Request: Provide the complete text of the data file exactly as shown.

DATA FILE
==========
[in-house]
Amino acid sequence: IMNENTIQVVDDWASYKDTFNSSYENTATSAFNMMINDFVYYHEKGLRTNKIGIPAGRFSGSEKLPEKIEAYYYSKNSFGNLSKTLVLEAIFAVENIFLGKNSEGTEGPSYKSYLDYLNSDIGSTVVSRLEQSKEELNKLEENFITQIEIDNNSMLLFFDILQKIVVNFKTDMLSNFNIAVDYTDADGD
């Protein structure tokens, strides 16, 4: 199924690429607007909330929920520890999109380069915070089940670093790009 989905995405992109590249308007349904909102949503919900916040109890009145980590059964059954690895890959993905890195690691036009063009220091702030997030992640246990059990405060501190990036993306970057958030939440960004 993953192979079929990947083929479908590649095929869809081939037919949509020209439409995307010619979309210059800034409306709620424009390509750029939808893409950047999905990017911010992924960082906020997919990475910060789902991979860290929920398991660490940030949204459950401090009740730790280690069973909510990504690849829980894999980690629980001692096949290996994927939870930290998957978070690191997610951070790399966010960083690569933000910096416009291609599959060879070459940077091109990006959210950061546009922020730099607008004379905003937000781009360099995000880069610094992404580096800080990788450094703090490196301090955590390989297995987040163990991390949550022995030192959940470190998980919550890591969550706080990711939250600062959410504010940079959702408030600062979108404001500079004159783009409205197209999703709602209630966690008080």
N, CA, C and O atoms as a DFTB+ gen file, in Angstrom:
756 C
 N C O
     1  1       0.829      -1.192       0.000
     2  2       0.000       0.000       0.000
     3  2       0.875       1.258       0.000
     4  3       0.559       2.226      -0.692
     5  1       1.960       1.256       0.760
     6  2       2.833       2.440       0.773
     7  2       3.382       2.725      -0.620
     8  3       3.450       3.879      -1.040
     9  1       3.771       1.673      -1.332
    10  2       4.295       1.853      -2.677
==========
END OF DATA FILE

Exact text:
[in-house]
Amino acid sequence: IMNENTIQVVDDWASYKDTFNSSYENTATSAFNMMINDFVYYHEKGLRTNKIGIPAGRFSGSEKLPEKIEAYYYSKNSFGNLSKTLVLEAIFAVENIFLGKNSEGTEGPSYKSYLDYLNSDIGSTVVSRLEQSKEELNKLEENFITQIEIDNNSMLLFFDILQKIVVNFKTDMLSNFNIAVDYTDADGD
């Protein structure tokens, strides 16, 4: 199924690429607007909330929920520890999109380069915070089940670093790009 989905995405992109590249308007349904909102949503919900916040109890009145980590059964059954690895890959993905890195690691036009063009220091702030997030992640246990059990405060501190990036993306970057958030939440960004 993953192979079929990947083929479908590649095929869809081939037919949509020209439409995307010619979309210059800034409306709620424009390509750029939808893409950047999905990017911010992924960082906020997919990475910060789902991979860290929920398991660490940030949204459950401090009740730790280690069973909510990504690849829980894999980690629980001692096949290996994927939870930290998957978070690191997610951070790399966010960083690569933000910096416009291609599959060879070459940077091109990006959210950061546009922020730099607008004379905003937000781009360099995000880069610094992404580096800080990788450094703090490196301090955590390989297995987040163990991390949550022995030192959940470190998980919550890591969550706080990711939250600062959410504010940079959702408030600062979108404001500079004159783009409205197209999703709602209630966690008080």
N, CA, C and O atoms as a DFTB+ gen file, in Angstrom:
756 C
 N C O
     1  1       0.829      -1.192       0.000
     2  2       0.000       0.000       0.000
     3  2       0.875       1.258       0.000
     4  3       0.559       2.226      -0.692
     5  1       1.960       1.256       0.760
     6  2       2.833       2.440       0.773
     7  2       3.382       2.725      -0.620
     8  3       3.450       3.879      -1.040
     9  1       3.771       1.673      -1.332
    10  2       4.295       1.853      -2.677